The Graduate School Field Committee and the Undergraduate Program in Film Studies invites you to a conference dedicated to the cinematic adaptations and remakes - the insistence and influence in cinema - of James M. Cain's novel The Postman Always Rings Twice (1934). The conference will gather specialists of film, literature, and comparative media and will focus on the various versions of The Postman story in order to explore the reasons this story has so often been turned into a "textual opportunity" for filmmakers, writers, and critics in a diverse set of geographical locations.
Please join Film Studies at UMD on Friday, March 25th at 4:45pm for a pre-screening and meet-and-greet with the cast of Richard Linklater’s newest film, Everybody Wants Some.
A “spiritual sequel” to Dazed and Confused set in the world of 1980 college life, Everybody Wants Some is a comedy that follows a group of friends as they navigate their way through the freedoms and responsibilities of unsupervised adulthood.
Please join Film Studies at UMD for a conversation with Peter Garofalo, a UMD Film Studies Alum, on Tuesday, February 23rd at 5:00pm in 0320 Tawes Hall. There will also be a screening of multiple episodes of Peter’s self-produced show, “A Man Walks Into A Bar.” This event is free and open to the public.
Join Film Studies at UMD for a conversation with cast members from the new FOX television series, “Cooper Barrett’s Guide to Surviving Life” on Wednesday, February 3rd @ 5:15pm. Doors will open at 4:45pm.
In addition to discussing the series and having a Q&A with the cast, we will also be screening the first two episodes.
The colloquium will address theorizations of the current state of cinema as a medium. Among the topics that we will discuss are: the advent of the digital and the question of medium specificity, the supposed death of cinema and its afterlife, and the rise of globalized filmic forms.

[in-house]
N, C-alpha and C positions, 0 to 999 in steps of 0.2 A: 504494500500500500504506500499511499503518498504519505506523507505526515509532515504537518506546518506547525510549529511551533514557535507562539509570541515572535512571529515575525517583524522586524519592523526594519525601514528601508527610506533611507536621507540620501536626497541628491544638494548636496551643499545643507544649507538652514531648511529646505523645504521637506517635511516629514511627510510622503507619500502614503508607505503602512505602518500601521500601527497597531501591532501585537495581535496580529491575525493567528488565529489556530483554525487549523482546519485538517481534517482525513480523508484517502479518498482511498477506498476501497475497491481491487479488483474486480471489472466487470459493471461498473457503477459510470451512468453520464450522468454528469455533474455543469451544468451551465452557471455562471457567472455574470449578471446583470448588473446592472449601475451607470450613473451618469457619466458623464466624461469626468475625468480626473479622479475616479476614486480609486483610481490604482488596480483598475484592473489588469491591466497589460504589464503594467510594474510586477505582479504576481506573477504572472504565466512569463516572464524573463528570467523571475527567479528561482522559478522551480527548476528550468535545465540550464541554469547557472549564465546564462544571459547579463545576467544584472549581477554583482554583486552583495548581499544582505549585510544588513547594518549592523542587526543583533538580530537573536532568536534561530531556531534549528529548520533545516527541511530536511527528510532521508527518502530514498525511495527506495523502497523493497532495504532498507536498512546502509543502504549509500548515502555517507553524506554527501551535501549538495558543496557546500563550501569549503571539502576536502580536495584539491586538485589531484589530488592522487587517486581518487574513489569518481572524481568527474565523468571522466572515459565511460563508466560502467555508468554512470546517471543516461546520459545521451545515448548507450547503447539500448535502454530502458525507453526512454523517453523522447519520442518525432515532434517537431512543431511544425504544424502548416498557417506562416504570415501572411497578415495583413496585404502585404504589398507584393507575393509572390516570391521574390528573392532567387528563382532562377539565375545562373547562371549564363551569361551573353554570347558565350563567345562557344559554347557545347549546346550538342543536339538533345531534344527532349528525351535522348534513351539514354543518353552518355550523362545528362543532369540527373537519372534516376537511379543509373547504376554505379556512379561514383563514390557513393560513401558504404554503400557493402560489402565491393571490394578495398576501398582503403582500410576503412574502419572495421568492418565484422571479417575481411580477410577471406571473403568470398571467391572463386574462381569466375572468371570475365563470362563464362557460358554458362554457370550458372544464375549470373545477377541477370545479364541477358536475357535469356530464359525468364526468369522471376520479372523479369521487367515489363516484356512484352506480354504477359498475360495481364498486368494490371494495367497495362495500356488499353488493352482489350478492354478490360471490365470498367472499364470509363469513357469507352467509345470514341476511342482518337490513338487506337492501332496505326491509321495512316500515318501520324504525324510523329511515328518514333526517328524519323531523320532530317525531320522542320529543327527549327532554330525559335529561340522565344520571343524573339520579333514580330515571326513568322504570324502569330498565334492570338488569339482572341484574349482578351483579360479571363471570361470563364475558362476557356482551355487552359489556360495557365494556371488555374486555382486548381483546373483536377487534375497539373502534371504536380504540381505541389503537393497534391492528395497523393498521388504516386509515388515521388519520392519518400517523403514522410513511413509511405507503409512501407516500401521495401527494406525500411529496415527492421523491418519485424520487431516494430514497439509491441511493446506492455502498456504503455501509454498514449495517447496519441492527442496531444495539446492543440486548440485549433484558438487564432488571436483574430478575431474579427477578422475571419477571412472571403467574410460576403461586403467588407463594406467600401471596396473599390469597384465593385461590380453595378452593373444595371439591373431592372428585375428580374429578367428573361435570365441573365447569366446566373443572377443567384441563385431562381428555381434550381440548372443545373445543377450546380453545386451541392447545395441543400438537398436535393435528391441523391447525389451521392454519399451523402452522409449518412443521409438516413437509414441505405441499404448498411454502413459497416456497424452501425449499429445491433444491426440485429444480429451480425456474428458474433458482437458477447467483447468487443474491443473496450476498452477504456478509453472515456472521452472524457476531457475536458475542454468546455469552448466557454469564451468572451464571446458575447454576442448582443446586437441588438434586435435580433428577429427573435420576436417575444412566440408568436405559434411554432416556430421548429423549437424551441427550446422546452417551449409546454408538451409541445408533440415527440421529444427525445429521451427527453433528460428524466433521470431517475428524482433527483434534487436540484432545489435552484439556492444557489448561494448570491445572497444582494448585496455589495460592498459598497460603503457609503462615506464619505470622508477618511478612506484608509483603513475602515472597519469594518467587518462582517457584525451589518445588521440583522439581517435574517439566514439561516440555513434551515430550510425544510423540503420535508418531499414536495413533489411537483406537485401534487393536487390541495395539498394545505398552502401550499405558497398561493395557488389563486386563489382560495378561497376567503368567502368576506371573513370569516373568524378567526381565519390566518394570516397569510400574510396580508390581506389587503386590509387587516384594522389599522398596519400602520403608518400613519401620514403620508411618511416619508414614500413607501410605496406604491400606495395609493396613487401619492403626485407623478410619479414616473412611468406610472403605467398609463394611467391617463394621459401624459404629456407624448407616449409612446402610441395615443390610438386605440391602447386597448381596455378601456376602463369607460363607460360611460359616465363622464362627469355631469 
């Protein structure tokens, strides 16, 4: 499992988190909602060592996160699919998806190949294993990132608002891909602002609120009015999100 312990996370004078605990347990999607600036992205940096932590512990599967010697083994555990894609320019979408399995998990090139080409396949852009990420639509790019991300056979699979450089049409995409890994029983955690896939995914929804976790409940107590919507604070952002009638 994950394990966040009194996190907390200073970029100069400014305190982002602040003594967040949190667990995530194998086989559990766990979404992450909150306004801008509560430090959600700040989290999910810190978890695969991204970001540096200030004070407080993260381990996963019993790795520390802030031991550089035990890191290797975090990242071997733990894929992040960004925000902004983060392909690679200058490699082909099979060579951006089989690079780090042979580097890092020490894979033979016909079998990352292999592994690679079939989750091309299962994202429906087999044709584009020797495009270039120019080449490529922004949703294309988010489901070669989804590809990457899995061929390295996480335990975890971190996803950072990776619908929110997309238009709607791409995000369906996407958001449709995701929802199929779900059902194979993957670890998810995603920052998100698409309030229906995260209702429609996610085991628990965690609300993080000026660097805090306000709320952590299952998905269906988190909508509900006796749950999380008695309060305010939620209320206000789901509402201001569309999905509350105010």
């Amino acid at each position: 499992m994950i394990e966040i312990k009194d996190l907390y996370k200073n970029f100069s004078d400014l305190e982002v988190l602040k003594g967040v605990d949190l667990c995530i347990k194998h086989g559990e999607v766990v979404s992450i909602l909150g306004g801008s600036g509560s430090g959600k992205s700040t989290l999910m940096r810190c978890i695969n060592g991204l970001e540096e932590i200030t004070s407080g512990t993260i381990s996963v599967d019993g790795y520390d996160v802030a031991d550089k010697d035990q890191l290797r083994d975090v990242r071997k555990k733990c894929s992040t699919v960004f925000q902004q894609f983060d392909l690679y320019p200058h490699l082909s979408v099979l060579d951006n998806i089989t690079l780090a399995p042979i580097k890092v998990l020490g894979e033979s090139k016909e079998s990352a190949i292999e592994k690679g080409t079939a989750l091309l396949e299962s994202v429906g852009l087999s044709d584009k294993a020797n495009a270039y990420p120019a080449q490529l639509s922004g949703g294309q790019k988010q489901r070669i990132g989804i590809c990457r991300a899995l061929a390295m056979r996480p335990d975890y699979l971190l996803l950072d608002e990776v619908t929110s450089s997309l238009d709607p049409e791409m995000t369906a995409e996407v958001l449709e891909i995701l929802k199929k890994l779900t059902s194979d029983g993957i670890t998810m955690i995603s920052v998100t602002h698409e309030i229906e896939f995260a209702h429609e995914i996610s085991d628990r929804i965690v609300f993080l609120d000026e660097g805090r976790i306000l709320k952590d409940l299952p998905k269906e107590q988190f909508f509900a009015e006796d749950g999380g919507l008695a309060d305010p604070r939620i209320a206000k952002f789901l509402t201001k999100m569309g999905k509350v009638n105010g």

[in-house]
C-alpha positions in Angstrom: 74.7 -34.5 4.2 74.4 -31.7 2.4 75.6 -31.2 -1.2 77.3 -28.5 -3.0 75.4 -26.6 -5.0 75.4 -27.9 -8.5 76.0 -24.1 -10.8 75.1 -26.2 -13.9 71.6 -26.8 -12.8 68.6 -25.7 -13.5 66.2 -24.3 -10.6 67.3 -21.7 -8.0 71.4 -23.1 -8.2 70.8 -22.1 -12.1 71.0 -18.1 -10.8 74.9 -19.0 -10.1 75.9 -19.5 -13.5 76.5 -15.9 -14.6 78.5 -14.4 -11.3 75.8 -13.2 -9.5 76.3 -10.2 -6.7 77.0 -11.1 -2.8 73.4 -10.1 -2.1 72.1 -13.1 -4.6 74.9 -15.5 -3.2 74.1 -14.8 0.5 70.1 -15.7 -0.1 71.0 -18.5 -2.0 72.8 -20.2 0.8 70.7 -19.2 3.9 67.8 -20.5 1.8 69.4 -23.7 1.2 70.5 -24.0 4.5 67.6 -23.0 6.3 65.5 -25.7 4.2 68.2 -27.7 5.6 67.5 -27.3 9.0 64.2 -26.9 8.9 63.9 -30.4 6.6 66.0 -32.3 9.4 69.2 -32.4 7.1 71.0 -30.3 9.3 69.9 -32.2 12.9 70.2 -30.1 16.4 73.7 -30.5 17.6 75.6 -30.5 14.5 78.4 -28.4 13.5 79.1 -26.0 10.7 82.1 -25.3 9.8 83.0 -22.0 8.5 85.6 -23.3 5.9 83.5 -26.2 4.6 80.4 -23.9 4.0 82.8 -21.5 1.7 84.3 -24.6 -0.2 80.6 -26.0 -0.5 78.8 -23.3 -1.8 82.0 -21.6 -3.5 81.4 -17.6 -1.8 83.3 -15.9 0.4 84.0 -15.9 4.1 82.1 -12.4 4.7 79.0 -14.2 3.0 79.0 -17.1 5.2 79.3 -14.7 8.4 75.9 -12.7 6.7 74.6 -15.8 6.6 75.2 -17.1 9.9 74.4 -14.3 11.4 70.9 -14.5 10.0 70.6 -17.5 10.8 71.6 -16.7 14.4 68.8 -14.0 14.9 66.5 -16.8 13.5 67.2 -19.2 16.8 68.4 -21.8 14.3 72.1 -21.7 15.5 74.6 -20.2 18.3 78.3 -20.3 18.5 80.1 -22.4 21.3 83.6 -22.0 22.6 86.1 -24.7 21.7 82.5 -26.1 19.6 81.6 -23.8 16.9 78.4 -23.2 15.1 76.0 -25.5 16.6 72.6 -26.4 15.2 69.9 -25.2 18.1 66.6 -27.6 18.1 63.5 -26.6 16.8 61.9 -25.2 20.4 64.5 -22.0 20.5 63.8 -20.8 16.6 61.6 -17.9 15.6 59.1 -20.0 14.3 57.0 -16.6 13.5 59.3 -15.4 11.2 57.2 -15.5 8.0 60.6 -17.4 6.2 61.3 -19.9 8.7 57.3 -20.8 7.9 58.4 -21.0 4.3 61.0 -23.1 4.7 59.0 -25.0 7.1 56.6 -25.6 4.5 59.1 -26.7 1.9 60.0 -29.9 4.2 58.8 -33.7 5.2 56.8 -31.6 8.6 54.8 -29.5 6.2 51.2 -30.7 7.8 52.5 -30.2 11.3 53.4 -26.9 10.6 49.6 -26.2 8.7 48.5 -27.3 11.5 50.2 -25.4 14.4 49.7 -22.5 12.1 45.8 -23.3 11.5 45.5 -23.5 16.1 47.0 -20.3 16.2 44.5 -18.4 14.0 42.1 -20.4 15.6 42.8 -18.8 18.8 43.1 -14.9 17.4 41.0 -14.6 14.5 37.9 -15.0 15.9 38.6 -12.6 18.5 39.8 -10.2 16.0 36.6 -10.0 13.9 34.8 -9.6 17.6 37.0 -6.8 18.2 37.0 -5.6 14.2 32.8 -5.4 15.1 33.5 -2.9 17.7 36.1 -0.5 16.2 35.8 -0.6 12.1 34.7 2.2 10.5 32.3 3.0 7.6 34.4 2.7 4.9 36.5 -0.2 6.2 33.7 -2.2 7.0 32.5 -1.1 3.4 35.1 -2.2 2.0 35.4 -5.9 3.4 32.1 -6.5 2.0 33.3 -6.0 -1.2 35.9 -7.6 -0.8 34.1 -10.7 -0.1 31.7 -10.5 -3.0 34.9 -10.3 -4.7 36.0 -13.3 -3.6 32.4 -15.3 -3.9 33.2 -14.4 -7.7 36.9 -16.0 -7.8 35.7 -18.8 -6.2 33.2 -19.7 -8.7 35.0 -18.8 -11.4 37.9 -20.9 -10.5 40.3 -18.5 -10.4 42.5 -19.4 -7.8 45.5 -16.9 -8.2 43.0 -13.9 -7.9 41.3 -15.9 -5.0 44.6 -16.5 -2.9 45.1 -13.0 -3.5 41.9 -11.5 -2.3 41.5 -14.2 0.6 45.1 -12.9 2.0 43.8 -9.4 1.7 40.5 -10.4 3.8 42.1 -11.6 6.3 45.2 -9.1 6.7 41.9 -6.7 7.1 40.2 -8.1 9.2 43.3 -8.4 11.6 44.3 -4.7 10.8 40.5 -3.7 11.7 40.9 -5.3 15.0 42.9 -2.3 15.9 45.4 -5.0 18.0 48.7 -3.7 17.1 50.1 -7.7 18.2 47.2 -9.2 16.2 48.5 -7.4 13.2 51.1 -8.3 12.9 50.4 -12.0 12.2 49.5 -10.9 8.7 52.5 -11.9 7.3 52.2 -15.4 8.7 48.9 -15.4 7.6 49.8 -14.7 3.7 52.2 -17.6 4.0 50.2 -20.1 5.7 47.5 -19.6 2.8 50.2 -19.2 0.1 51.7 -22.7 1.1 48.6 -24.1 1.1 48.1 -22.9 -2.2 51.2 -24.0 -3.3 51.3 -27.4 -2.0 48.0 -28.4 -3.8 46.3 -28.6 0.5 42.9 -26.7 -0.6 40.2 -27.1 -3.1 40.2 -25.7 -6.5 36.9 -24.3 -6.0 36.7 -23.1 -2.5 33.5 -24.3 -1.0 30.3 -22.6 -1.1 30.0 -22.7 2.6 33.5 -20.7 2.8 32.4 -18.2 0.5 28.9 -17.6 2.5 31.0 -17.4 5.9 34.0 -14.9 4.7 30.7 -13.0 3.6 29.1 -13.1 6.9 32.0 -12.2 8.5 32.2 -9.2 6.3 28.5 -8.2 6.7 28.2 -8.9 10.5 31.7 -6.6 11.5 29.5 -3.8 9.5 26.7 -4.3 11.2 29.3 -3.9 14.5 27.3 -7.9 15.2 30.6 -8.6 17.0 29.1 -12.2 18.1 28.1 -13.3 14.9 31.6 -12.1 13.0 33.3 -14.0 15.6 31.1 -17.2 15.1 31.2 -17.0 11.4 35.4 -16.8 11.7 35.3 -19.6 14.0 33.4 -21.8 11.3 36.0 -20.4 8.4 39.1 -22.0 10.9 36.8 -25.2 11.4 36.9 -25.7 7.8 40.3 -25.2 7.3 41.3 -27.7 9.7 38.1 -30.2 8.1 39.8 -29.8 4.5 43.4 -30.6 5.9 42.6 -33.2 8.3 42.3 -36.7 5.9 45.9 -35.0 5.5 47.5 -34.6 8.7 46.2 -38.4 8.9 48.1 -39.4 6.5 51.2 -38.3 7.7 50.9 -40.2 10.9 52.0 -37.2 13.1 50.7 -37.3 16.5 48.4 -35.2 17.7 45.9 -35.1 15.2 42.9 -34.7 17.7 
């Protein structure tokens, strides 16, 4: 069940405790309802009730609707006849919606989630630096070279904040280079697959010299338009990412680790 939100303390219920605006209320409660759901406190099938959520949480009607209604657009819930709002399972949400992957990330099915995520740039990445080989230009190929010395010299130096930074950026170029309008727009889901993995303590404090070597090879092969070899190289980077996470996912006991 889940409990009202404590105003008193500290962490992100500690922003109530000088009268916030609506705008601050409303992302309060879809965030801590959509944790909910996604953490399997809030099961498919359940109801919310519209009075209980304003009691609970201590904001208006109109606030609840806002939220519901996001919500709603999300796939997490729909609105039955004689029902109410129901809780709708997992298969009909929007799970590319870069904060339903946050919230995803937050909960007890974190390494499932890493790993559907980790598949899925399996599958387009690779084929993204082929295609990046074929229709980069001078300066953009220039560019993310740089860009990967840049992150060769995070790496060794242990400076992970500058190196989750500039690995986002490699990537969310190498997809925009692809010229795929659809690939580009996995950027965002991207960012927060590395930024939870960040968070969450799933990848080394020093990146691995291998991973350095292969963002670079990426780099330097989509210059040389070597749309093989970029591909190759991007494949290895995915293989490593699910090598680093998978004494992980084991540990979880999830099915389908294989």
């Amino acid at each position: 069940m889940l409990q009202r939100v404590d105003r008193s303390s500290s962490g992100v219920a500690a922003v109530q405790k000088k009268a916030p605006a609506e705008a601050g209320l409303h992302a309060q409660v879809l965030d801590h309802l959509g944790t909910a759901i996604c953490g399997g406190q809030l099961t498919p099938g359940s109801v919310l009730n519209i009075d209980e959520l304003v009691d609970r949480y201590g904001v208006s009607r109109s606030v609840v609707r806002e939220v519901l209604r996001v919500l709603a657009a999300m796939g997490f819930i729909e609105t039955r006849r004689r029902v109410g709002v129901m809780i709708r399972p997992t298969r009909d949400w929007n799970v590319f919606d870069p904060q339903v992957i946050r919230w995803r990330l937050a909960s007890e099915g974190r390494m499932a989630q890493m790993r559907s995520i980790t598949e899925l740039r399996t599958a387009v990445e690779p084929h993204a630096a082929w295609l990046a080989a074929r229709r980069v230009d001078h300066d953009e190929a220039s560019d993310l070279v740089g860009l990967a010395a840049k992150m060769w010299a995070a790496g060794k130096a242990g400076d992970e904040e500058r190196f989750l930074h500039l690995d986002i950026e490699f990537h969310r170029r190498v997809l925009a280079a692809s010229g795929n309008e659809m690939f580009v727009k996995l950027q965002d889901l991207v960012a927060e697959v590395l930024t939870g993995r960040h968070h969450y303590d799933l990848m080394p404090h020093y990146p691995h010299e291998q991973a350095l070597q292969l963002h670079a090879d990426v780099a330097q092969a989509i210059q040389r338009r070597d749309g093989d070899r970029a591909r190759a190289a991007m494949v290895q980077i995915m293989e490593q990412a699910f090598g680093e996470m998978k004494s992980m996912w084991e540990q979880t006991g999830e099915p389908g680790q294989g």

Norm Steinberg, founder of the TV Writers Workshop at Long Island University, will be in Ulrich Recital Hall on Thursday, Dec. 10, from 2:30 to 4 pm.
He will be talking about his MFA program at LIU-Brooklyn, which prepares people for a working career in television and film. Read about the course here (and watch the video): http://www.liu.edu/brooklyn/mfatv
This year's Falls Lecture will be delivered by Professor Tom Conley of Harvard University, who will be speaking on "French Film Theory and the événement-cinéma."
Conley will discuss how, for Deleuze, events themselves are conditions which generate a series of other events, and in film (Conley cites Godard as an important example) a series of counterpoised images—e.g., sound and visual—which plays the role of differentiator that subverts identity, or that causes this identity to change.
Fred Kuwornu is an Italian-Ghanaian documentary filmmaker. His film, 18 Jus Soli offers an important perspective on the situation of immigrants in Southern Europe and Italy in particular. His Inside Buffalo focuses on the experience of World War Two Buffalo Soldiers in Italy, and his current project, Blaxploitation, which is still in post production, analyzes the often neglected and marginalized presence of actors of color in the first 100 years of Italian cinema.